TOI: DHFL’s debt-resolution plan hard to accept, say lenders

7 August 2019: Troubled housing finance company DHFL has submitted a debt-resolution plan, which lenders have described as hard to accept. The reason is that the plan involves giving the borrower time to repay and more money to do business in the hope that future earnings will be adequate to repay loans without any haircuts. It does not have any concrete investment proposal from a new lender.

A banker said that there were several challenges in implementing a resolution plan for DHFL. Even if wholesale lenders like banks agreed to wait, there was a possibility that retail investors, mutual funds and provident funds would sue and derail the process. Lenders were not willing to provide DHFL loans merely to repay retail investors. They also want a change in the management in keeping with the principles of the Insolvency and Bankruptcy Code, even though the same is not applicable to finance companies.

According to the results filed by the company, as of March 31 this year, it had R 45,000 crore of debt securities outstanding, Rs 40,600 crore of borrowings and Rs 6,588 crore of deposits. Total liabilities stood at Rs 98,199 crore. The auditors had questioned the recoverability of thousands of crores of loans to developers. A big chunk of bonds are coming up for redemption in the October-December quarter, which the company — given its current financials — is unable to repay. On the stock exchange, the DHFL stock soared 32% to Rs 55 on hopes of the company getting back on track. However, many lenders do not share the market’s optimism as they said that any haircut should first be taken by shareholders.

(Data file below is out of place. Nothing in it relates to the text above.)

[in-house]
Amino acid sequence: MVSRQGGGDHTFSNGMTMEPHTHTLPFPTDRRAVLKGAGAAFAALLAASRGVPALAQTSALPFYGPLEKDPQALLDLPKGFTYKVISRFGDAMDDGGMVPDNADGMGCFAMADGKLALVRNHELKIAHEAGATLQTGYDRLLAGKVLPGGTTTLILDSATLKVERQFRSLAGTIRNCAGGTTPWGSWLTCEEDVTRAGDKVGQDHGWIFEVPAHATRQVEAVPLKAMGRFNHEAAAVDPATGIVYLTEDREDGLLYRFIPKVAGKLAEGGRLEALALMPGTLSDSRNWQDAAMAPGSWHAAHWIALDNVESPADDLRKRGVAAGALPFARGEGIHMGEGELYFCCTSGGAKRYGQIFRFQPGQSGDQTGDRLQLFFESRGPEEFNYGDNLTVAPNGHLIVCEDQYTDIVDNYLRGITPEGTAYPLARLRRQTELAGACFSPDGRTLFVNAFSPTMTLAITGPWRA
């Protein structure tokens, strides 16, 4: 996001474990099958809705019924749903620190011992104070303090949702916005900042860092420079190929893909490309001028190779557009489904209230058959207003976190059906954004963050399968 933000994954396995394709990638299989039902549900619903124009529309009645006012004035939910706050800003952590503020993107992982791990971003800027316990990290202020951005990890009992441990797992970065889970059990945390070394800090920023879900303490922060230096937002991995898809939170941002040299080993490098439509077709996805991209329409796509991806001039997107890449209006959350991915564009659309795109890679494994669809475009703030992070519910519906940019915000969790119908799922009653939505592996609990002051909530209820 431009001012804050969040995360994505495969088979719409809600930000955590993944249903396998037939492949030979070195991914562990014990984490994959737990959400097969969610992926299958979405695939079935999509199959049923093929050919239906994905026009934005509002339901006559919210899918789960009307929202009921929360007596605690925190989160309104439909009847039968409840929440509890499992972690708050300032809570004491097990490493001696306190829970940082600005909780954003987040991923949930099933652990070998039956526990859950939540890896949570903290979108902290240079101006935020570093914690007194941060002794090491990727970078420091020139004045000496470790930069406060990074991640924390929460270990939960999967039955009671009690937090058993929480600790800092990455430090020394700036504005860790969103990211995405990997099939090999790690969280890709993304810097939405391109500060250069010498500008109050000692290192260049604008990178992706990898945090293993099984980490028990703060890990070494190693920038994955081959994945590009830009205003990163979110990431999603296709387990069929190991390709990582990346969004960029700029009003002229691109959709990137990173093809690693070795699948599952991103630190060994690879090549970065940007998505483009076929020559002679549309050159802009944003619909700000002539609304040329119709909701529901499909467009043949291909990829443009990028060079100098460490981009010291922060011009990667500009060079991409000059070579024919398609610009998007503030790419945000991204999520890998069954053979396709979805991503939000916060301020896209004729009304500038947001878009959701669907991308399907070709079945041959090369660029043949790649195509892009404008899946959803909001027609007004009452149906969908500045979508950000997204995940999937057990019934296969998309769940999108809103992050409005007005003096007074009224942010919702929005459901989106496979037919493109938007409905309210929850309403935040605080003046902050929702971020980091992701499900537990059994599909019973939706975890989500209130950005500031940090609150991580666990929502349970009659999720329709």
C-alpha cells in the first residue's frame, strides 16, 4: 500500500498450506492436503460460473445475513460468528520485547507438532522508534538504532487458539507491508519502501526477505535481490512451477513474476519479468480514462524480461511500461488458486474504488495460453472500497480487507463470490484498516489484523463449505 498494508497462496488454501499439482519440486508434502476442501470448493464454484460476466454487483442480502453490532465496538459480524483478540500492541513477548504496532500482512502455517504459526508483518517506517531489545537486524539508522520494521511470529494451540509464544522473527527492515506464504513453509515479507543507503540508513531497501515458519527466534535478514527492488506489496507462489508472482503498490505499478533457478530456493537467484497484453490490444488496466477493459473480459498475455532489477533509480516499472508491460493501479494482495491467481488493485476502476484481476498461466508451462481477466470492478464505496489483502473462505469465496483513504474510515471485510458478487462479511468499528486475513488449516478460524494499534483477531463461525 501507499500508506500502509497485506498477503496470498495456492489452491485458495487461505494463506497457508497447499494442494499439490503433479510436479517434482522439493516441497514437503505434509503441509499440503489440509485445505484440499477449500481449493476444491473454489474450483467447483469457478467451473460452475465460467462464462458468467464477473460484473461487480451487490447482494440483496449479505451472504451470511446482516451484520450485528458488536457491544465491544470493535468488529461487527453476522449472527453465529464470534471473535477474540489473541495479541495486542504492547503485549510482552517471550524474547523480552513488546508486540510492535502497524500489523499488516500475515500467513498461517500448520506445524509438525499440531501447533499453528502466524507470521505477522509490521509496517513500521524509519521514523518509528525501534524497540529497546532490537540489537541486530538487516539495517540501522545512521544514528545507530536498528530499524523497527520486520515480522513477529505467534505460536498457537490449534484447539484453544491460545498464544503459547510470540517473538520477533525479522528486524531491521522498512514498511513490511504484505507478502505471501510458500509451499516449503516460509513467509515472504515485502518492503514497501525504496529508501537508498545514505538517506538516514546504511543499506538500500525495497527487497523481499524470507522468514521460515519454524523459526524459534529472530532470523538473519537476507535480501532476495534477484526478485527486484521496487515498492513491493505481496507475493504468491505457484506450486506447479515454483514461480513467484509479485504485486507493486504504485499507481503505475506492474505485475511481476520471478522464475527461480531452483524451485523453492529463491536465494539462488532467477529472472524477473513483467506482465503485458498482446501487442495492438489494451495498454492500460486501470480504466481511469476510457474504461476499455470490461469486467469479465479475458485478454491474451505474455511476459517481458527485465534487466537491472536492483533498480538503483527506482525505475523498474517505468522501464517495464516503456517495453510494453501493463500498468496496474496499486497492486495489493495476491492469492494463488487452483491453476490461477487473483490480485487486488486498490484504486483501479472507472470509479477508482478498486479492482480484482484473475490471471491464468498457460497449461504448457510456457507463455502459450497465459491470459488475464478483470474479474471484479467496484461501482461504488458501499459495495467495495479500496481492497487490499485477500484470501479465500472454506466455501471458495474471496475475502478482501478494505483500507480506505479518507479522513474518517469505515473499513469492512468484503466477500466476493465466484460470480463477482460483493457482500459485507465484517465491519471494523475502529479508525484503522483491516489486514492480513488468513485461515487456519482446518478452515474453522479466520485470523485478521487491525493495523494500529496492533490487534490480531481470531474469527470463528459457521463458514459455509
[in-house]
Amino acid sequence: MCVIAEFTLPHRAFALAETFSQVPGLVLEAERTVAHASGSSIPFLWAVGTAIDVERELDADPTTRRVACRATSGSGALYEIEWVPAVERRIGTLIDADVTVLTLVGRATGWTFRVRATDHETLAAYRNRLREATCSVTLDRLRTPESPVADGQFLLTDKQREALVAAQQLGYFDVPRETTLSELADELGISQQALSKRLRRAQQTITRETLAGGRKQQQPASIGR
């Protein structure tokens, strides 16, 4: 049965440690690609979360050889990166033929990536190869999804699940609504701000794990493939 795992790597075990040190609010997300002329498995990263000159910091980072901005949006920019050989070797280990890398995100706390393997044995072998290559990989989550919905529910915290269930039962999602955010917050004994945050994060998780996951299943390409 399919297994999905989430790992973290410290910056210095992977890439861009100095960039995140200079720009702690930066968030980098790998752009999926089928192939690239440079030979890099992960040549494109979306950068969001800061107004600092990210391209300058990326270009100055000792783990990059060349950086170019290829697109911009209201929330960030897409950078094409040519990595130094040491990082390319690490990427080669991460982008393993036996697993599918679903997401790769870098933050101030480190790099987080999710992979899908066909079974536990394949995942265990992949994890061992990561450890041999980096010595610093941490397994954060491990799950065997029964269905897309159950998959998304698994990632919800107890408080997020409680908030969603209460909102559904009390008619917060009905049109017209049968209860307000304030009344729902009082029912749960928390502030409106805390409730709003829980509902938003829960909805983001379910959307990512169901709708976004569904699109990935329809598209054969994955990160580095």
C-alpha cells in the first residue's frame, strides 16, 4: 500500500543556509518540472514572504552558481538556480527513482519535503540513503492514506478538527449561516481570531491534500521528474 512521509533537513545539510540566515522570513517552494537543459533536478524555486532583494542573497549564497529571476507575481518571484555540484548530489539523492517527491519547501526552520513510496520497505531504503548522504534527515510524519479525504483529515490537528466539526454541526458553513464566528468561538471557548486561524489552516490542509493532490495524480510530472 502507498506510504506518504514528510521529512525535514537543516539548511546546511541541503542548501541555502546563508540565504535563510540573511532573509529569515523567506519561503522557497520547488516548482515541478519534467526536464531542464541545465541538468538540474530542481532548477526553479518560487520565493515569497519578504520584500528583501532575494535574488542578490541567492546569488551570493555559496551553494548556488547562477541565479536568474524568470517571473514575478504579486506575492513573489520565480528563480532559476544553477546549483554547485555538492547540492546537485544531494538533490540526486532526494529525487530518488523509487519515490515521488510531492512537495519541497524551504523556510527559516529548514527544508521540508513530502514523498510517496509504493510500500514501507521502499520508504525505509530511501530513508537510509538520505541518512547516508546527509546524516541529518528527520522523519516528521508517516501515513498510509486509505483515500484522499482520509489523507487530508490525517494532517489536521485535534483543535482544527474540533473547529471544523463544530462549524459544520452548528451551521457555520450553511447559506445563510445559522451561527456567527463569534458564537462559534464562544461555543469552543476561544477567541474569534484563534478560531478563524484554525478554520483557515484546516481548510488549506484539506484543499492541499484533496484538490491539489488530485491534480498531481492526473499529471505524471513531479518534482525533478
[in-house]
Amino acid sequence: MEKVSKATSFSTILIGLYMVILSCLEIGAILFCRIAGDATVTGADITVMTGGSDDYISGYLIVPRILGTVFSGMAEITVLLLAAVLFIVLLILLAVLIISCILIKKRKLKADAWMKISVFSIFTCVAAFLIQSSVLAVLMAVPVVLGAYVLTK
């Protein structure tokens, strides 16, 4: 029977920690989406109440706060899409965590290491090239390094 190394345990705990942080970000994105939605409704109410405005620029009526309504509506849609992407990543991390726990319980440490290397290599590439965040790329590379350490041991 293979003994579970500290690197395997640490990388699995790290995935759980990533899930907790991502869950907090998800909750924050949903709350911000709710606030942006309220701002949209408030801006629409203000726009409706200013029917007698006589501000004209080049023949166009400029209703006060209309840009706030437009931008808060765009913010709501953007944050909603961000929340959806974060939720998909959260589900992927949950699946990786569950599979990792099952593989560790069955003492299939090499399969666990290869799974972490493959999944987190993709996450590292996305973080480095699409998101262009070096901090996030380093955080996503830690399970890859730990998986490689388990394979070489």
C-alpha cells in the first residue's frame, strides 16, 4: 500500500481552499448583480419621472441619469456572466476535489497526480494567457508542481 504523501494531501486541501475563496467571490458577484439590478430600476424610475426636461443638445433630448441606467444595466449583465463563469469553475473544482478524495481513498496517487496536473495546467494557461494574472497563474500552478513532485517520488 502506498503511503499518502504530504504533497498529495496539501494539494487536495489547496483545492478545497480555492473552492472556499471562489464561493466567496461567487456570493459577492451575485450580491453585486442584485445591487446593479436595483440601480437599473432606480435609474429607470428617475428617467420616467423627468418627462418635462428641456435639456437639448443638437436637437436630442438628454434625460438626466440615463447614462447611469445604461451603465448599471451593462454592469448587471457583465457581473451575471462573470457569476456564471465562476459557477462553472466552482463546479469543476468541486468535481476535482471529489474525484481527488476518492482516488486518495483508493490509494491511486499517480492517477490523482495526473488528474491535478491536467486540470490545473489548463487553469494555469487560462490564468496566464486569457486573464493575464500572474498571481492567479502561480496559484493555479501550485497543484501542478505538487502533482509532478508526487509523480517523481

The Times of India reported

Categories: General News, India Bankruptcy

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